Business Technology Degree Degree


Campus Locations: Vidalia, Swainsboro

The Business Technology Degree program is designed to prepare graduates for employment in a variety of positions in today's technology-driven workplaces. The Business Technology Degree program provides learning opportunities which introduce, develop, and reinforce academic and occupational knowledge, skills, and attitudes required for job acquisition, retention, and advancement. The program emphasizes the use of word processing, spreadsheet, presentation, and database applications software. Students are also introduced to accounting fundamentals, electronic communications, internet research, and electronic file management. The program includes instruction in effective communication skills and technology innovations for the office. Additionally, the program provides opportunities to upgrade present knowledge and skills or retrain in the area of administrative technology. Graduates of the program receive a Business Technology Associate of Applied Science Degree.

The standard curriculum for the Business Technology Degree program is designed for the semester system. Students may enter the Business Technology Degree program any semester. The degree program generally takes five (5) semesters to complete. To graduate, students must earn a minimum of 67 credit hours.

Requirements

  • Submit a completed application;
  • Be at least 16 years of age;
  • Submit official high school/high school equivalent transcripts;
  • Submit official college transcripts, if applicable;
  • Satisfy Placement Testing requirements.

Program Costs

Costs are estimates and are subject to change.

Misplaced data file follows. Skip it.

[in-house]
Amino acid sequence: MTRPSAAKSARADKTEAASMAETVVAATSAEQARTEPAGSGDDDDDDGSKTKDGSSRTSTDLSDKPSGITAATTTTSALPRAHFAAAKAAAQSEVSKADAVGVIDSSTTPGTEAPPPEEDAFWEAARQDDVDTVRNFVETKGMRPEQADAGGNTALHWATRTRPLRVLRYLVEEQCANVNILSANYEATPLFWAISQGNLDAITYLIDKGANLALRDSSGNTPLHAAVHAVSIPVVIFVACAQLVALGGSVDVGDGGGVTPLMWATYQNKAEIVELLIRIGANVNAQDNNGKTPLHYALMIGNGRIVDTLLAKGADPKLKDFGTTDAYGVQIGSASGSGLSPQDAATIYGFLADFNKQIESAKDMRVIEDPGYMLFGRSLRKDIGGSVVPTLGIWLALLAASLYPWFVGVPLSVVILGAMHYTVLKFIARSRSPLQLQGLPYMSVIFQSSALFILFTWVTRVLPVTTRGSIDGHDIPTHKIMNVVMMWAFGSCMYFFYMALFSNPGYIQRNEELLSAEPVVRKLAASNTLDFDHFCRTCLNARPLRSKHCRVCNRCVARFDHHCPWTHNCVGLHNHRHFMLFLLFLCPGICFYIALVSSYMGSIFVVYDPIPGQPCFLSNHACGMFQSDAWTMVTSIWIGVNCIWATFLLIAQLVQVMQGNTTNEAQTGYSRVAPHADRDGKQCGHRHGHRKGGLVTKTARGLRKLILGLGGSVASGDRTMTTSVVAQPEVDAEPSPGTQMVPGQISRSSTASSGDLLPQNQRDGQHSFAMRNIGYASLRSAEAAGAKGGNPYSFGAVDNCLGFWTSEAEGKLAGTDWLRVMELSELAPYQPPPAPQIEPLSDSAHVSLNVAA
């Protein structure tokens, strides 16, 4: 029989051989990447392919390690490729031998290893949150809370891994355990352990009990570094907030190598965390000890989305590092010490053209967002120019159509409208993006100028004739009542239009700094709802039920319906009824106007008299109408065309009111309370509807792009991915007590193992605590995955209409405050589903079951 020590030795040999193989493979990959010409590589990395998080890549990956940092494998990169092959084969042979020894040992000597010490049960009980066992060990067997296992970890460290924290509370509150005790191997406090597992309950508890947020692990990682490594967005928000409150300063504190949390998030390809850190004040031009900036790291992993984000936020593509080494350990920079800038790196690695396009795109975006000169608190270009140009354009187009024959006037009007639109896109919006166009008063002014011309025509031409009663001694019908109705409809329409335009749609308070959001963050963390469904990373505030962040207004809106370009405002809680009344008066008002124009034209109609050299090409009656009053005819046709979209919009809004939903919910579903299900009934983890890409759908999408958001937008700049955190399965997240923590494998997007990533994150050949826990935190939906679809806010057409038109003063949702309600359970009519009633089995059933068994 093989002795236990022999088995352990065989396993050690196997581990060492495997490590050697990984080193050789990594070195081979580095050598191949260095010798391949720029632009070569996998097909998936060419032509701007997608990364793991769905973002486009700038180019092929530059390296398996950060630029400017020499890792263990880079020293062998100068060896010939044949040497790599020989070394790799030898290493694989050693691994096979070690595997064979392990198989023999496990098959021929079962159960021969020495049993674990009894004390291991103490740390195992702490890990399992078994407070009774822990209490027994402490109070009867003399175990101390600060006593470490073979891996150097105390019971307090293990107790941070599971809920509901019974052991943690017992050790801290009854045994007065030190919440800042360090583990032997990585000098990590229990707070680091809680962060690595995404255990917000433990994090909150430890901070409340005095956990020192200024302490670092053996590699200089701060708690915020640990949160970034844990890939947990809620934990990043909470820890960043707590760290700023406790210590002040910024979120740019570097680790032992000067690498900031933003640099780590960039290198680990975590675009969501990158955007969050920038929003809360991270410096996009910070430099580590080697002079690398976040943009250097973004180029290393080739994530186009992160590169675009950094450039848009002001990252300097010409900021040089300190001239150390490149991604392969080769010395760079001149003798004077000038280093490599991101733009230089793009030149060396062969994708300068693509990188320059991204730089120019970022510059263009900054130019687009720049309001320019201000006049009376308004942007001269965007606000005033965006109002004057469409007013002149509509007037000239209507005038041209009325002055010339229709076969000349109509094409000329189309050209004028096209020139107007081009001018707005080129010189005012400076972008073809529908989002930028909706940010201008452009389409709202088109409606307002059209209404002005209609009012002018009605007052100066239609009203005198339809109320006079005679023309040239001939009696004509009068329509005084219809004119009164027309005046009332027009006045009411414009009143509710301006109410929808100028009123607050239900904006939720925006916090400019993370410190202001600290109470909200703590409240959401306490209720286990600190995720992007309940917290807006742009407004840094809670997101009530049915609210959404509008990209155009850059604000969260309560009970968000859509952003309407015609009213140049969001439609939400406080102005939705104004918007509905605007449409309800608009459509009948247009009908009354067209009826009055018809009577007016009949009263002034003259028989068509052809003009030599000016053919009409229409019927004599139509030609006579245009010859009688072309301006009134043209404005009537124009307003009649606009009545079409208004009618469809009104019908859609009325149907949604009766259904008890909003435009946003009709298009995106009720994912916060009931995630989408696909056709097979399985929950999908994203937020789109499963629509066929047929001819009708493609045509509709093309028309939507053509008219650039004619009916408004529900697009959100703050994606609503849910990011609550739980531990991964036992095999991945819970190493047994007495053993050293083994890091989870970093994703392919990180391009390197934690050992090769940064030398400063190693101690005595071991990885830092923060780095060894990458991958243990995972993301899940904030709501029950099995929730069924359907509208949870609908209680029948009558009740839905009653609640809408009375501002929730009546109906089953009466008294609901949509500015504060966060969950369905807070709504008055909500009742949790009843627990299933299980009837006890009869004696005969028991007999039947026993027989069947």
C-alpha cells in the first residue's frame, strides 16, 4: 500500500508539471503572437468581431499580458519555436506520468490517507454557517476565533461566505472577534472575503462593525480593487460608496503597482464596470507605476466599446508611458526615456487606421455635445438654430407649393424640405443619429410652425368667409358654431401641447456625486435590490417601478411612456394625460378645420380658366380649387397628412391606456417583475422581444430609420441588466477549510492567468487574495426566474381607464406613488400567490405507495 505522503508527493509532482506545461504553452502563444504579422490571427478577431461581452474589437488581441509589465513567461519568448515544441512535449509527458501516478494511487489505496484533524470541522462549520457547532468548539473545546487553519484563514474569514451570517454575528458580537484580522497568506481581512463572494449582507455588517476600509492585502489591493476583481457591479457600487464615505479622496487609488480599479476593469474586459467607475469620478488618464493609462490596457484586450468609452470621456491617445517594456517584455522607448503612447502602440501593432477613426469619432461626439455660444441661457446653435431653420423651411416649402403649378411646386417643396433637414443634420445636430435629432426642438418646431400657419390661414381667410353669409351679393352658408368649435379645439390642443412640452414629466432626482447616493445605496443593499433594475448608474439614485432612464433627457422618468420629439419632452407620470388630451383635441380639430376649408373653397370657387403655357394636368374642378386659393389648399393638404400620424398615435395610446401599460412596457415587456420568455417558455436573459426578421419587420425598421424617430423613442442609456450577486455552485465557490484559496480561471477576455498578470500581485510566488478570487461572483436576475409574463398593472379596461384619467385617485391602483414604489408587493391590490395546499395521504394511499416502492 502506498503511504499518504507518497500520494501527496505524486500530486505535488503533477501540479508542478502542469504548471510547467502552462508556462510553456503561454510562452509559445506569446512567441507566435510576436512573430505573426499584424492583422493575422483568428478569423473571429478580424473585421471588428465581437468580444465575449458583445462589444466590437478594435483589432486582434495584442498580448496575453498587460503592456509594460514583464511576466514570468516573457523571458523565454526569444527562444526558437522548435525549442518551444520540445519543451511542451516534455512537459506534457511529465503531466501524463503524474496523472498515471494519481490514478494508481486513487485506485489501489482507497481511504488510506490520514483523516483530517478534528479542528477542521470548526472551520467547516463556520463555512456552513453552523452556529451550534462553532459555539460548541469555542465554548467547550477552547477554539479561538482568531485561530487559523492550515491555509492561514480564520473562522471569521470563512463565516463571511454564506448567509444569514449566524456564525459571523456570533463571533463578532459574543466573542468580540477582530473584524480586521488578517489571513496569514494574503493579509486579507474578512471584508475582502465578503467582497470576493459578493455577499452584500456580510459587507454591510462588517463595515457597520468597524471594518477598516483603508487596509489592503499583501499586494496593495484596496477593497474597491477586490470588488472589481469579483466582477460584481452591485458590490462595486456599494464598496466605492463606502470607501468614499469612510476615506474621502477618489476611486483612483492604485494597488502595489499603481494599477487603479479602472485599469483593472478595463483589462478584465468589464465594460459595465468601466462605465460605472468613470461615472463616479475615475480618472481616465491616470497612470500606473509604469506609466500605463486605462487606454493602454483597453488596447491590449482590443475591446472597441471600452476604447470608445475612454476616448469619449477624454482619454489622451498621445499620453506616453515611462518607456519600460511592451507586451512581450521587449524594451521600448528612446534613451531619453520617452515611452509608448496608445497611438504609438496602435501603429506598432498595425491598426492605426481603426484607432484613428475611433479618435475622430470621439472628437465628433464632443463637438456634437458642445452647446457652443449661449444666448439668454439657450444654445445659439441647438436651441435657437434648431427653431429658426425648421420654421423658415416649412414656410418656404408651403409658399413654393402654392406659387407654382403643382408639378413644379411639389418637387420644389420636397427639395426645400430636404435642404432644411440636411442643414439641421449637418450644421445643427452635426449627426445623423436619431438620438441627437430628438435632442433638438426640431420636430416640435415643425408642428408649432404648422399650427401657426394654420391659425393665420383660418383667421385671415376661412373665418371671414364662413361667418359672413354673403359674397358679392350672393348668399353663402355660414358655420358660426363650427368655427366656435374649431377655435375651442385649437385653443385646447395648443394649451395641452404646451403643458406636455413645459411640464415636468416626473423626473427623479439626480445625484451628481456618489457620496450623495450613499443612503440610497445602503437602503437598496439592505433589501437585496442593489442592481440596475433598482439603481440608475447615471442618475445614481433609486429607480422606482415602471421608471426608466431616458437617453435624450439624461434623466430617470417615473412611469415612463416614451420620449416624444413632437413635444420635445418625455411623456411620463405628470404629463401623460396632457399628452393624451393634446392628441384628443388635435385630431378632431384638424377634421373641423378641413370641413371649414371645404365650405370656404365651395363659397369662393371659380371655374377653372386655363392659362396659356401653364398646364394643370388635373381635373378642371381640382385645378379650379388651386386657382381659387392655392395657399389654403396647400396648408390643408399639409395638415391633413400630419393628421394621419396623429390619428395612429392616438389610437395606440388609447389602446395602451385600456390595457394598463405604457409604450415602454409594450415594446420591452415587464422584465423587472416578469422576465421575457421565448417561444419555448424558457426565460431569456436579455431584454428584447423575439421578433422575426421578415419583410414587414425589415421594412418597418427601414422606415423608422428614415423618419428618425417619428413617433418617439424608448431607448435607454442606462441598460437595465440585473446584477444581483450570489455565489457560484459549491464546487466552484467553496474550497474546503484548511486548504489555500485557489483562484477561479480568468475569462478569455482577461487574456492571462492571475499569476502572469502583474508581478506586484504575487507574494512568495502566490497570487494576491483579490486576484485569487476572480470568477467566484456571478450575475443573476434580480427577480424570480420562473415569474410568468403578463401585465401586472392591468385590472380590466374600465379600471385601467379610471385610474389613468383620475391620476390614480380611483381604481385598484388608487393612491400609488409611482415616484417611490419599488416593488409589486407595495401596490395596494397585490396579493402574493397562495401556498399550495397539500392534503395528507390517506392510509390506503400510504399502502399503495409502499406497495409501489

• Tuition/Fees: $7,469
  • Books/Supplies: $1,500
Curriculum Outline (67 hours)
General Core (18 hours) 18
COLL 1040

(Prerequisite: None) This course is designed to provide tools to assist students to acquire skills necessary to achieve academic and professional success in their chosen occupational/technical program of study. Topics include: Computer Applications/Technology Skills, Getting off to a Good Start, Learning and Personality Styles, Time and Money Management, Study and Test Taking Skills, Stress Management and Wellness, Communication Skills, and Career Exploration.

3
ENGL 1101

(Prerequisite: Appropriate English Placement Test Score AND Appropriate Reading Placement Test Score) Explores the analysis of literature and articles about issues in the humanities and in society. Students practice various modes of writing, ranging from exposition to argumentation and persuasion. The course includes a review of standard grammatical and stylistic usage in proofreading and editing. An introduction to library resources lays the foundation for research. Topics include writing analysis and practice, revision, and research. Students write a research paper using library resources and using a formatting and documentation style appropriate to the purpose and audience.